Estimate: $60,000 – $80,000 (No Reserve)
- White (050 G) w/ Black MB Tex interior, black soft top
- Odometer indicates 9,704 miles
- Automatic transmission, Becker radio, A/C
- Longtime California car, 3 owners from new
- From of the Tenenbaum Collection
The only reason a 280 SL like this should appear at an RM Auction is when it’s a part of larger collection. For years, I’ve contended that this is not the best venue for a Pagoda SL, for all kinds of reasons. Never the less, this car presents as generally well maintained and honest. The catalog description alludes to ‘refurbishment’ over the years, white overspray on various under-hood components leads me to believe it’s seen some paintwork too. The Pagoda SL market is strong today. This car has a known history, apparently, regular maintenance and comes from a respected collection. The color combination doesn’t make it stand out, but it should bring solid Pagoda money. Price Prediction: $77,900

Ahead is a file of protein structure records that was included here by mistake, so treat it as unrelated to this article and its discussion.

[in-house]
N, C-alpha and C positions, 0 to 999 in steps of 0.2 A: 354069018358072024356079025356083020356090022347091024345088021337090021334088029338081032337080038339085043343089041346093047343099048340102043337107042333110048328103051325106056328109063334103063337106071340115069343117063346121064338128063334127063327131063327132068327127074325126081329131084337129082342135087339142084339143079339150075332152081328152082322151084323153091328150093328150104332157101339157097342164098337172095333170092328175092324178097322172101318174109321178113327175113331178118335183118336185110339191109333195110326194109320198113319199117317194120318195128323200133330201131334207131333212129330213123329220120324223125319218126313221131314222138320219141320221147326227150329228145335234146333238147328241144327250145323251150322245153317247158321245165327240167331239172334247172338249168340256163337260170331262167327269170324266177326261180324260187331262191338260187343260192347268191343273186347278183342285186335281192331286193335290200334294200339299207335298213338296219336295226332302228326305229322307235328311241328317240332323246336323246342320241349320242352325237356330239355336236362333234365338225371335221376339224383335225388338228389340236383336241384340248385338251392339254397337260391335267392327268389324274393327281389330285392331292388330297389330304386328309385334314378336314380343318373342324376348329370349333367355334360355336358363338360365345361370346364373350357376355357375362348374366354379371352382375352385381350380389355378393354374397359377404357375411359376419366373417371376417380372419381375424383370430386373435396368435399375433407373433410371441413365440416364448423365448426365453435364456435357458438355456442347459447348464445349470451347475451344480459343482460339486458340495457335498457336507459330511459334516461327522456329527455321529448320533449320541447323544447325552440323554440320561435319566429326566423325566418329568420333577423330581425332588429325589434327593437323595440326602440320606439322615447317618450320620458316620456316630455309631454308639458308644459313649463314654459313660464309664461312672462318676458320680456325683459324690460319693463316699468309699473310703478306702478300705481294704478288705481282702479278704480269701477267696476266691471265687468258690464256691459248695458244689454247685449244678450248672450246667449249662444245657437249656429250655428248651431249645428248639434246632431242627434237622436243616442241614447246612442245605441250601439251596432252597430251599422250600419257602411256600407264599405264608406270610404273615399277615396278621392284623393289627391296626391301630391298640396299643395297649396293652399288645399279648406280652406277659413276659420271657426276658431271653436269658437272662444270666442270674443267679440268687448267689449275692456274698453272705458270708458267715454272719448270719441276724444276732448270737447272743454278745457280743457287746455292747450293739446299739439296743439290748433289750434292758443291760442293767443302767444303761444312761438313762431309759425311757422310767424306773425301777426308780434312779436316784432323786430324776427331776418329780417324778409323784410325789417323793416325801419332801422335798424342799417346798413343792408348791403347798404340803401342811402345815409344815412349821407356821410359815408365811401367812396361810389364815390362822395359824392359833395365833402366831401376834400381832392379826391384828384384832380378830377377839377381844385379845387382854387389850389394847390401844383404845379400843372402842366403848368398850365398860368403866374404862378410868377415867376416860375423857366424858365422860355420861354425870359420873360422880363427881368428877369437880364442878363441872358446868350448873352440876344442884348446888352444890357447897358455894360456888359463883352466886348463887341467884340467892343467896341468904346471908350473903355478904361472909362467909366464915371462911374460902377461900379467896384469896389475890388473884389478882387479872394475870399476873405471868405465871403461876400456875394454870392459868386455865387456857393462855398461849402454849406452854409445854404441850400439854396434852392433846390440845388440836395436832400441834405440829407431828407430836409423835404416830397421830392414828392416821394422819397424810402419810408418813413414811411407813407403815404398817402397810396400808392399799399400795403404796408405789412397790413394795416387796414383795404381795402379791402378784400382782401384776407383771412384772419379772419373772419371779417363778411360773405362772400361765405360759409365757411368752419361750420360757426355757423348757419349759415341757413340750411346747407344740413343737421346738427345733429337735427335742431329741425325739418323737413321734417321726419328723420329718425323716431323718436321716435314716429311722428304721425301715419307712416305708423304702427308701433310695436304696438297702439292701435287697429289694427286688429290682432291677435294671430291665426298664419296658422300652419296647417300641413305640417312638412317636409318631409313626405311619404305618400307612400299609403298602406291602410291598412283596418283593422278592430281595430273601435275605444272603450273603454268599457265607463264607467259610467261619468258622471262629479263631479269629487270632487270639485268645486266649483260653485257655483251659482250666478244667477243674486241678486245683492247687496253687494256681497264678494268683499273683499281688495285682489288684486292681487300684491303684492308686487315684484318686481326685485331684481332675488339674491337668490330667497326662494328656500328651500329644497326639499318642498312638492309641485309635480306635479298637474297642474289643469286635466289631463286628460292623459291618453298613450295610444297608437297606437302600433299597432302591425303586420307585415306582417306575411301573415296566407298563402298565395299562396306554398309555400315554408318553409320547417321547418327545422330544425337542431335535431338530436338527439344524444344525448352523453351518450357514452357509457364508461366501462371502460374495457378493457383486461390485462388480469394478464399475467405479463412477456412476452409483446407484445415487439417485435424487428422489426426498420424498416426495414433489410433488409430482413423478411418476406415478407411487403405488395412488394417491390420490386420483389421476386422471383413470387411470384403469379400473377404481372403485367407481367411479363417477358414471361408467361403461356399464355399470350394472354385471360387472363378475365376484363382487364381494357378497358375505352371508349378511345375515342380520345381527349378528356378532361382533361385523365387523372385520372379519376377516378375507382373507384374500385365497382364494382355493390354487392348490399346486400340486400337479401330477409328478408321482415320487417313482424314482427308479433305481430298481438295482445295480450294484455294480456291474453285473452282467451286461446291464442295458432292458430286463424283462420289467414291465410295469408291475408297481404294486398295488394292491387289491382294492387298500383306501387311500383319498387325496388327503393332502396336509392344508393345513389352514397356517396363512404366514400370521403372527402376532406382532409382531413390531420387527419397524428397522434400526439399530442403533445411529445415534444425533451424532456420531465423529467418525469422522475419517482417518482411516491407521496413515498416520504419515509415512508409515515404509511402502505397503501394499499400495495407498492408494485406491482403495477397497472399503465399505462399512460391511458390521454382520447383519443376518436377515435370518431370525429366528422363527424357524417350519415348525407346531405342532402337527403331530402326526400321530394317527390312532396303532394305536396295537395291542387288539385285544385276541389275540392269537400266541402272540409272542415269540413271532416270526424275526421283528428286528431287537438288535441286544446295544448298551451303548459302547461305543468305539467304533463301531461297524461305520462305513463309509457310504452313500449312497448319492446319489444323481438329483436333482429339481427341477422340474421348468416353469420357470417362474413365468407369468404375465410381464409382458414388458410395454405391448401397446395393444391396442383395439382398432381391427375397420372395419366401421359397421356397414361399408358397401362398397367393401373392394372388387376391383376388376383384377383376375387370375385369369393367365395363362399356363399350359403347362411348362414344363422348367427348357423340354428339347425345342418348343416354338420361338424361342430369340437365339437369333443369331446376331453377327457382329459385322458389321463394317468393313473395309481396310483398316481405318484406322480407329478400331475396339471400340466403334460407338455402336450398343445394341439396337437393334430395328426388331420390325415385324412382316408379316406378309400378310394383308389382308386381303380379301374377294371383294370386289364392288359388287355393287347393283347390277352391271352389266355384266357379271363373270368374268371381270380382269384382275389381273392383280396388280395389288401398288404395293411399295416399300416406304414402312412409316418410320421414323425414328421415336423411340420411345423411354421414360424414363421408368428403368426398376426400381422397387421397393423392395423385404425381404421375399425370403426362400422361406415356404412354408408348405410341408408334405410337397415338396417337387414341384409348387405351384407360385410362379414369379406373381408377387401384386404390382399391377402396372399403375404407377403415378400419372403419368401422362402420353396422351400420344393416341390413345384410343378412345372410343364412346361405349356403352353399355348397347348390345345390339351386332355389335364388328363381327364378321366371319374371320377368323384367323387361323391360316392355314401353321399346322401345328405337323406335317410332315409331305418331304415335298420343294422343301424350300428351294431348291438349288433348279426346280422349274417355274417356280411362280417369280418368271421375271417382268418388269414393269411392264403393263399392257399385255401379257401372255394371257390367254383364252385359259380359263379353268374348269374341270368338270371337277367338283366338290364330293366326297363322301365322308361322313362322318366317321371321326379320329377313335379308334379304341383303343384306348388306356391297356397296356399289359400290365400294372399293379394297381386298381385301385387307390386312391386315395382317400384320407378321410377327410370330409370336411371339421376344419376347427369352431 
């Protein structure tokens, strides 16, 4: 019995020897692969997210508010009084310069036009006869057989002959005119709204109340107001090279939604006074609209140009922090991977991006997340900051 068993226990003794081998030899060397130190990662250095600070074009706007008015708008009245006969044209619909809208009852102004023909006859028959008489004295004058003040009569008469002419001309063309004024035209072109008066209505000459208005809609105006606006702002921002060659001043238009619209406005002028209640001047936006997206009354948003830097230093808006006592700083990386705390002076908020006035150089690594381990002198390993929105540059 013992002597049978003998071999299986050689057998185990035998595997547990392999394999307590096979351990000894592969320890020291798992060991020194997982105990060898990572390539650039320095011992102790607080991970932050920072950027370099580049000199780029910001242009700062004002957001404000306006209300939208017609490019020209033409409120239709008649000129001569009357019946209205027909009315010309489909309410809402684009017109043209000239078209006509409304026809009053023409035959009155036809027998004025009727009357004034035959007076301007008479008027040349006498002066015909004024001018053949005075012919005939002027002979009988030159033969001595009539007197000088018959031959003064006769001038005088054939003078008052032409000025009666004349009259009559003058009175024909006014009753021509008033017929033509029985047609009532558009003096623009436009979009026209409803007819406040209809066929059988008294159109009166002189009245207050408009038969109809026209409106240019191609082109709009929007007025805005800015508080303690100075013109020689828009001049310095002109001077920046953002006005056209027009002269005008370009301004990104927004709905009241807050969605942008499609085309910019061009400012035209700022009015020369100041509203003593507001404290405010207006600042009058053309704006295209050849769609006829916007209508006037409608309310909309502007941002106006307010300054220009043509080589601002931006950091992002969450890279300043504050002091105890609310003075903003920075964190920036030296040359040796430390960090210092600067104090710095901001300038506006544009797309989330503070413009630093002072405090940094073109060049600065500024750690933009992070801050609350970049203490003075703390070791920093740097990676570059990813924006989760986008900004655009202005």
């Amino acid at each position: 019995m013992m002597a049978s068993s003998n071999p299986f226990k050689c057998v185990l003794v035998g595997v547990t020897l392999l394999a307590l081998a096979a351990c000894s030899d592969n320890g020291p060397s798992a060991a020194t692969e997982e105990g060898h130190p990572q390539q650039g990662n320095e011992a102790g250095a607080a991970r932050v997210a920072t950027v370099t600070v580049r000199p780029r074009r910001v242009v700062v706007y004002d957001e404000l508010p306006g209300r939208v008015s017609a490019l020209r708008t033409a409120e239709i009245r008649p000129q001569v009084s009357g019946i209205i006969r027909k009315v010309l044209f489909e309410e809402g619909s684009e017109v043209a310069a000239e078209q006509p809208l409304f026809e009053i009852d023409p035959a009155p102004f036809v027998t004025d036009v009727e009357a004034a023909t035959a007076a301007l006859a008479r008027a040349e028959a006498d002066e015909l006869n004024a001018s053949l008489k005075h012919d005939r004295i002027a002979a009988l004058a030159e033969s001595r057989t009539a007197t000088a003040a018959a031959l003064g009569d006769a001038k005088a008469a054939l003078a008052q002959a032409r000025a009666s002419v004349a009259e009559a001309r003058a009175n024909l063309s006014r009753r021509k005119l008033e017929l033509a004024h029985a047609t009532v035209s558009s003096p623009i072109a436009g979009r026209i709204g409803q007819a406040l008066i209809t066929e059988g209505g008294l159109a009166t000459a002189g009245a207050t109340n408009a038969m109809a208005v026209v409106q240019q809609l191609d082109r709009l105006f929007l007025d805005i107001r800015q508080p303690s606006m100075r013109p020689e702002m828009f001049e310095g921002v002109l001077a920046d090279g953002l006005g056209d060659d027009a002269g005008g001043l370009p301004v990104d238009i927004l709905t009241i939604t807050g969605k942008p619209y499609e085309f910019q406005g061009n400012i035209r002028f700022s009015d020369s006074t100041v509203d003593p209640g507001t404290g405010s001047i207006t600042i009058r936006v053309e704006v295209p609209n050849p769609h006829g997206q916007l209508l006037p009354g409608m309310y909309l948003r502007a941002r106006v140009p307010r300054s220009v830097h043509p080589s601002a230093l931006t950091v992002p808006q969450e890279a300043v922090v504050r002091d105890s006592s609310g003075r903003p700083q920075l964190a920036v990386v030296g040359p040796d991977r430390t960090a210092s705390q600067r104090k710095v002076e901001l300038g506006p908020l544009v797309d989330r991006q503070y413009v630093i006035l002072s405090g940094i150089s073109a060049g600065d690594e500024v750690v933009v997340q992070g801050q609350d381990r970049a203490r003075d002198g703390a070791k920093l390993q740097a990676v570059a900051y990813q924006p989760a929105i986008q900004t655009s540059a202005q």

Lot 145 2011 Mercedes-Benz SLS AMG Coupe
Estimate: $225,000 – $275,000 (No Reserve)
- designo Magno Alanite Grey w/ Exclusive Classic Red Leather
- 3,470 miles
- Bang & Olufsen Sound
- From the Tenebaum Collection, purchased new by Mr. Tenenbaum
Original owner, low mile SLS Coupes are the examples that all SLS buyers are searching for, this car is sure to bring strong money. designo Magno Alanite is one of two matte paint color options offered in 2011 that added $3,950 to the car’s sticker price. In addition to ownership history and odometer reading, color combination and options are the other main factors that affect price and desirability in the SLS market. The red leather interior is a good match for the grey exterior and is reminiscent of classic 300 SLs from the 1950s. I’m bullish on the SLS market. Price Prediction: $283,000.